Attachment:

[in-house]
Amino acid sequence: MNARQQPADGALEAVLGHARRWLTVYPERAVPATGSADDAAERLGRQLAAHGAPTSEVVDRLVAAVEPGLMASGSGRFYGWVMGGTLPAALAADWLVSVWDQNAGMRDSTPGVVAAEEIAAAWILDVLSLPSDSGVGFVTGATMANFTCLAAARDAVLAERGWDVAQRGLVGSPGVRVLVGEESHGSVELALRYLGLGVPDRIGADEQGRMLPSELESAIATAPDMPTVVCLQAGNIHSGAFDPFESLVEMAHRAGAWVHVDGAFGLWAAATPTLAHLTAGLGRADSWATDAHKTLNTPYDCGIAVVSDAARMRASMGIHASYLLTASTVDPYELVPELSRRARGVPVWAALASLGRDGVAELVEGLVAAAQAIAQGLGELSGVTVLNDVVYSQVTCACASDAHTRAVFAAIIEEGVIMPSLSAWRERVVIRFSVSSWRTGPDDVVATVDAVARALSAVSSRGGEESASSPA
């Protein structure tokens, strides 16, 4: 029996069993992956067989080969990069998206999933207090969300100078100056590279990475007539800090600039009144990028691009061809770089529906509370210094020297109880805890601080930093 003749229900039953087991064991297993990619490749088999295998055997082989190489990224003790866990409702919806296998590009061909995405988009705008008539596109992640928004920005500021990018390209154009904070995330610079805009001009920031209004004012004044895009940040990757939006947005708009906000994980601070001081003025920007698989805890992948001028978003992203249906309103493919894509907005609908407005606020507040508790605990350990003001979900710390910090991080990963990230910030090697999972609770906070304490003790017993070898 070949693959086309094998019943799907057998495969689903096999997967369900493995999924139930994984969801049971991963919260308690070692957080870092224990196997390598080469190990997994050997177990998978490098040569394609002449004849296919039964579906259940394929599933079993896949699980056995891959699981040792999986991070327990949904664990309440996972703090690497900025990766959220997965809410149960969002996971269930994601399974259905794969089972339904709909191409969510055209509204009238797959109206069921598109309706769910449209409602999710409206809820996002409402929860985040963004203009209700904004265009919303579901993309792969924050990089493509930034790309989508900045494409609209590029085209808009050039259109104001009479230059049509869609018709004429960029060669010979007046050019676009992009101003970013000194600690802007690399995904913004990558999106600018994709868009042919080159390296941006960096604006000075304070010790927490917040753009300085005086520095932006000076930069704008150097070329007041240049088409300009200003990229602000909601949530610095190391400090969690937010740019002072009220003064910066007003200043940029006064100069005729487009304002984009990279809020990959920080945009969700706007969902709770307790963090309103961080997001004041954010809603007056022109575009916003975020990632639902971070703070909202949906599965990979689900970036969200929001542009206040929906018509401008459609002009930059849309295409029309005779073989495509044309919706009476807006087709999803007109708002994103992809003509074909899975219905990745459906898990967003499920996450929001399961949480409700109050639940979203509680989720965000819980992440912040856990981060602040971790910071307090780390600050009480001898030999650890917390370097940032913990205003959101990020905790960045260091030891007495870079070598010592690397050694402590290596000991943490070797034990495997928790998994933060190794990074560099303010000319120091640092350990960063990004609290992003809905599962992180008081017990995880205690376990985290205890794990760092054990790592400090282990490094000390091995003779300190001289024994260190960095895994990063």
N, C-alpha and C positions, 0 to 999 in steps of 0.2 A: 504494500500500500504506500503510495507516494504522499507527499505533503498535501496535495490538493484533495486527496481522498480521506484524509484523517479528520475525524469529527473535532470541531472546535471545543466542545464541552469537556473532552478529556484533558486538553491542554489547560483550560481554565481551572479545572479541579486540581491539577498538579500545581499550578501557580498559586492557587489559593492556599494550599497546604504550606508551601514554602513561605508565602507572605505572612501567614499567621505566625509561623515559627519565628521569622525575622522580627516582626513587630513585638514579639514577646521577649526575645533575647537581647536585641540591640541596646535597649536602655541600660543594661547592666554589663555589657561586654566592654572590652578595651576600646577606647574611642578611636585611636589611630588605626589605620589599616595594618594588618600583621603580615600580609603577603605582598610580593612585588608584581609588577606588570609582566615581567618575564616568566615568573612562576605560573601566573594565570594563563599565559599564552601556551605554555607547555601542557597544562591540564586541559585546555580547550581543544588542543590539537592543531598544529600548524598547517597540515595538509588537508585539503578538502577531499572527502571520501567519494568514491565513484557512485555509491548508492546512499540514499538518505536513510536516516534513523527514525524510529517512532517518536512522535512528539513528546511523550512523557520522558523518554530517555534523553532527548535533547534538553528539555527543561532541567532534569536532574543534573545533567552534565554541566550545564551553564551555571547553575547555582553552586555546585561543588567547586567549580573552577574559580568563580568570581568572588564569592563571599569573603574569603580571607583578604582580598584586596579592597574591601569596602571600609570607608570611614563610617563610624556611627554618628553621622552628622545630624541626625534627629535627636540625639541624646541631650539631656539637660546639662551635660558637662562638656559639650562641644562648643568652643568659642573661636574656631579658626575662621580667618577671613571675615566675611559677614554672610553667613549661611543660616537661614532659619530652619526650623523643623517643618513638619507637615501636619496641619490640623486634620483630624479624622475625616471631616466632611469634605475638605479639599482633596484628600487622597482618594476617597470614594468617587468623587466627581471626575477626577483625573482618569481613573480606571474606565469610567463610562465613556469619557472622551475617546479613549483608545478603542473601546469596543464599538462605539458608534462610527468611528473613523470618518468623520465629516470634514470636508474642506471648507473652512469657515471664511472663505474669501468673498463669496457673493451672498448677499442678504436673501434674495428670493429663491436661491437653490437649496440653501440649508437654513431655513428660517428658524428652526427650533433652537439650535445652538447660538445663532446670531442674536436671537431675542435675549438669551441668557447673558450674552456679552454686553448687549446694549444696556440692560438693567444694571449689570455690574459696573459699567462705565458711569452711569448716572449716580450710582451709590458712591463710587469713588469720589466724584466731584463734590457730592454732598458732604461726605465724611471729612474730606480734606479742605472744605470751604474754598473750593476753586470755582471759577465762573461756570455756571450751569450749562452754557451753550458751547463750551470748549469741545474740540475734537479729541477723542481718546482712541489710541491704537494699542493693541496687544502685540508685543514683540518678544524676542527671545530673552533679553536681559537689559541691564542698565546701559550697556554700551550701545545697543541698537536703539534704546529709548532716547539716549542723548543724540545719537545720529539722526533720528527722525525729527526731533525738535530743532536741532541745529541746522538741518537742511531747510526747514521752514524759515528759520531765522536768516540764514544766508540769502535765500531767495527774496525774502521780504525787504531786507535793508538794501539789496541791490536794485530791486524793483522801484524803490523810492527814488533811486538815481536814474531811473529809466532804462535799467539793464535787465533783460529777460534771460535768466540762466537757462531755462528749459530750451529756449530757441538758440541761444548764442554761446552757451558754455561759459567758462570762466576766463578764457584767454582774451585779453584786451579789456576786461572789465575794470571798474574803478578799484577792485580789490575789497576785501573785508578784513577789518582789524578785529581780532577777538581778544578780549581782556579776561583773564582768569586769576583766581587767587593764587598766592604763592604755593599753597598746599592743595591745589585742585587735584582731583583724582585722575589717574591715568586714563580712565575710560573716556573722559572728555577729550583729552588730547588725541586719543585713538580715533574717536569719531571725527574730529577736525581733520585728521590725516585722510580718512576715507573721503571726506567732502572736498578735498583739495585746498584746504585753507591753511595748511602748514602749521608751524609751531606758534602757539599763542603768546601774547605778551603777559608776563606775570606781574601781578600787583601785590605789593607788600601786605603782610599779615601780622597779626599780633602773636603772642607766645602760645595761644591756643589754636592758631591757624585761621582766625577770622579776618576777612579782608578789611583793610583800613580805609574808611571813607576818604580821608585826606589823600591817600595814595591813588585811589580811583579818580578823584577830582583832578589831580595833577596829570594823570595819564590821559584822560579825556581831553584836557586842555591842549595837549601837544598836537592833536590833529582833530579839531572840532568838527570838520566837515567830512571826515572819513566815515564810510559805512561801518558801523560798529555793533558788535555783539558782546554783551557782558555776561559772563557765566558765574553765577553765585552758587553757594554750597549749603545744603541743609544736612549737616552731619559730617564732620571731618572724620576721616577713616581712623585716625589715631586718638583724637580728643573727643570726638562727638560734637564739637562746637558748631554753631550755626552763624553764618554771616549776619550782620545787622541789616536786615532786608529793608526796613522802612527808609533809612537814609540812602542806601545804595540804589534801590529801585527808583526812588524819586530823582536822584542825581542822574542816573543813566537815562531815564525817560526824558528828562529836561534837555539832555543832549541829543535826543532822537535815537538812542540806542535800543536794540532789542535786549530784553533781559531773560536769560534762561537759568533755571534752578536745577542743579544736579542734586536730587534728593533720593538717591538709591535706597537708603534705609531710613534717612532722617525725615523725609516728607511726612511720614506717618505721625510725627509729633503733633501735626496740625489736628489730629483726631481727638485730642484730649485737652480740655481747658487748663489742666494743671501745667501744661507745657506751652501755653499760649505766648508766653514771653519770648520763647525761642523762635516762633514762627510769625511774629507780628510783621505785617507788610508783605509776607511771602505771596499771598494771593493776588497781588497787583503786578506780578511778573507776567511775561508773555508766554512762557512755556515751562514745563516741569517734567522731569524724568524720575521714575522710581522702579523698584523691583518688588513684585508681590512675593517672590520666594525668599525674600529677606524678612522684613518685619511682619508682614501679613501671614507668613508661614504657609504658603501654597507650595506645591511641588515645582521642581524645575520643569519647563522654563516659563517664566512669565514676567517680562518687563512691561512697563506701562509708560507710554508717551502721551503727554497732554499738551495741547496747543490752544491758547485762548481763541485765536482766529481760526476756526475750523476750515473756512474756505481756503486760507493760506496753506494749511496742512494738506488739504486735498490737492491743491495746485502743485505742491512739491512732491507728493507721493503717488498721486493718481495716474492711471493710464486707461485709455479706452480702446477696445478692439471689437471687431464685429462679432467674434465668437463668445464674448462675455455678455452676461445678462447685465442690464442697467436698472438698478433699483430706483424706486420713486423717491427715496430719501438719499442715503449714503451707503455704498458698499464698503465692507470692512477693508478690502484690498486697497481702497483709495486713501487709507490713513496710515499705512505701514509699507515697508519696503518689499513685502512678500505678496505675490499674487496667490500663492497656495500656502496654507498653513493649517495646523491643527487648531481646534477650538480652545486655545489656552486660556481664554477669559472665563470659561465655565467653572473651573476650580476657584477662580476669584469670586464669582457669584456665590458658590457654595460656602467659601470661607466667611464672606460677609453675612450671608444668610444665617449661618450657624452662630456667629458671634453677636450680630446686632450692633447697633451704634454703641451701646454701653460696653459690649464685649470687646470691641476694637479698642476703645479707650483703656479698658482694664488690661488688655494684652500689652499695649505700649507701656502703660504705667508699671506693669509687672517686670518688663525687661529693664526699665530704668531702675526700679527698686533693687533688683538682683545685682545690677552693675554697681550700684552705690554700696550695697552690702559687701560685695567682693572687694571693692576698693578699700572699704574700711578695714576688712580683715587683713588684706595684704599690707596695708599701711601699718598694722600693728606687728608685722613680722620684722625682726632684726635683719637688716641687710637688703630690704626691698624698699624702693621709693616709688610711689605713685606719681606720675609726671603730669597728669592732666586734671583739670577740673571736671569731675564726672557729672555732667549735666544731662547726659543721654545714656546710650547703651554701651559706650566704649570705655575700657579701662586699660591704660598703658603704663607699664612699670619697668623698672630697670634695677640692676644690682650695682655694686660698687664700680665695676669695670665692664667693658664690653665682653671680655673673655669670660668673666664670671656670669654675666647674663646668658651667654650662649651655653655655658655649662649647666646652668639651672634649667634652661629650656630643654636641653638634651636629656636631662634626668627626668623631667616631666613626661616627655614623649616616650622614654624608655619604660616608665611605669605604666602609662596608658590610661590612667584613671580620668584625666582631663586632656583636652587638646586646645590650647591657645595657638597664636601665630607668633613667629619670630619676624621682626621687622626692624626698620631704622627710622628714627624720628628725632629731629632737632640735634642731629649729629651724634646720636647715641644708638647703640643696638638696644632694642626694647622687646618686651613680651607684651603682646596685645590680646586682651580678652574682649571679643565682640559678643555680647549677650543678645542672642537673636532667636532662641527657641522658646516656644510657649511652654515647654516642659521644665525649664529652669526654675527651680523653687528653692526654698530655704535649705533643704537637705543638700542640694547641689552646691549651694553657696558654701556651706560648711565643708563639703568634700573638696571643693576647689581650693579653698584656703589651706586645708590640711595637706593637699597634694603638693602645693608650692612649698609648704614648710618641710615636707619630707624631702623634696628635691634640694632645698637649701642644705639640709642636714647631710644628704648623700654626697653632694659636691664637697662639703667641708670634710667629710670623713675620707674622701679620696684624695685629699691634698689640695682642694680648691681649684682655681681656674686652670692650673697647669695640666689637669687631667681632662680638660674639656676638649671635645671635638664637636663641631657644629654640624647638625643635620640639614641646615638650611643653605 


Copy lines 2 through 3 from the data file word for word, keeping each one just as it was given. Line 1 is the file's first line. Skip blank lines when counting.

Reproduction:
Amino acid sequence: MNARQQPADGALEAVLGHARRWLTVYPERAVPATGSADDAAERLGRQLAAHGAPTSEVVDRLVAAVEPGLMASGSGRFYGWVMGGTLPAALAADWLVSVWDQNAGMRDSTPGVVAAEEIAAAWILDVLSLPSDSGVGFVTGATMANFTCLAAARDAVLAERGWDVAQRGLVGSPGVRVLVGEESHGSVELALRYLGLGVPDRIGADEQGRMLPSELESAIATAPDMPTVVCLQAGNIHSGAFDPFESLVEMAHRAGAWVHVDGAFGLWAAATPTLAHLTAGLGRADSWATDAHKTLNTPYDCGIAVVSDAARMRASMGIHASYLLTASTVDPYELVPELSRRARGVPVWAALASLGRDGVAELVEGLVAAAQAIAQGLGELSGVTVLNDVVYSQVTCACASDAHTRAVFAAIIEEGVIMPSLSAWRERVVIRFSVSSWRTGPDDVVATVDAVARALSAVSSRGGEESASSPA
């Protein structure tokens, strides 16, 4: 029996069993992956067989080969990069998206999933207090969300100078100056590279990475007539800090600039009144990028691009061809770089529906509370210094020297109880805890601080930093 003749229900039953087991064991297993990619490749088999295998055997082989190489990224003790866990409702919806296998590009061909995405988009705008008539596109992640928004920005500021990018390209154009904070995330610079805009001009920031209004004012004044895009940040990757939006947005708009906000994980601070001081003025920007698989805890992948001028978003992203249906309103493919894509907005609908407005606020507040508790605990350990003001979900710390910090991080990963990230910030090697999972609770906070304490003790017993070898 070949693959086309094998019943799907057998495969689903096999997967369900493995999924139930994984969801049971991963919260308690070692957080870092224990196997390598080469190990997994050997177990998978490098040569394609002449004849296919039964579906259940394929599933079993896949699980056995891959699981040792999986991070327990949904664990309440996972703090690497900025990766959220997965809410149960969002996971269930994601399974259905794969089972339904709909191409969510055209509204009238797959109206069921598109309706769910449209409602999710409206809820996002409402929860985040963004203009209700904004265009919303579901993309792969924050990089493509930034790309989508900045494409609209590029085209808009050039259109104001009479230059049509869609018709004429960029060669010979007046050019676009992009101003970013000194600690802007690399995904913004990558999106600018994709868009042919080159390296941006960096604006000075304070010790927490917040753009300085005086520095932006000076930069704008150097070329007041240049088409300009200003990229602000909601949530610095190391400090969690937010740019002072009220003064910066007003200043940029006064100069005729487009304002984009990279809020990959920080945009969700706007969902709770307790963090309103961080997001004041954010809603007056022109575009916003975020990632639902971070703070909202949906599965990979689900970036969200929001542009206040929906018509401008459609002009930059849309295409029309005779073989495509044309919706009476807006087709999803007109708002994103992809003509074909899975219905990745459906898990967003499920996450929001399961949480409700109050639940979203509680989720965000819980992440912040856990981060602040971790910071307090780390600050009480001898030999650890917390370097940032913990205003959101990020905790960045260091030891007495870079070598010592690397050694402590290596000991943490070797034990495997928790998994933060190794990074560099303010000319120091640092350990960063990004609290992003809905599962992180008081017990995880205690376990985290205890794990760092054990790592400090282990490094000390091995003779300190001289024994260190960095895994990063």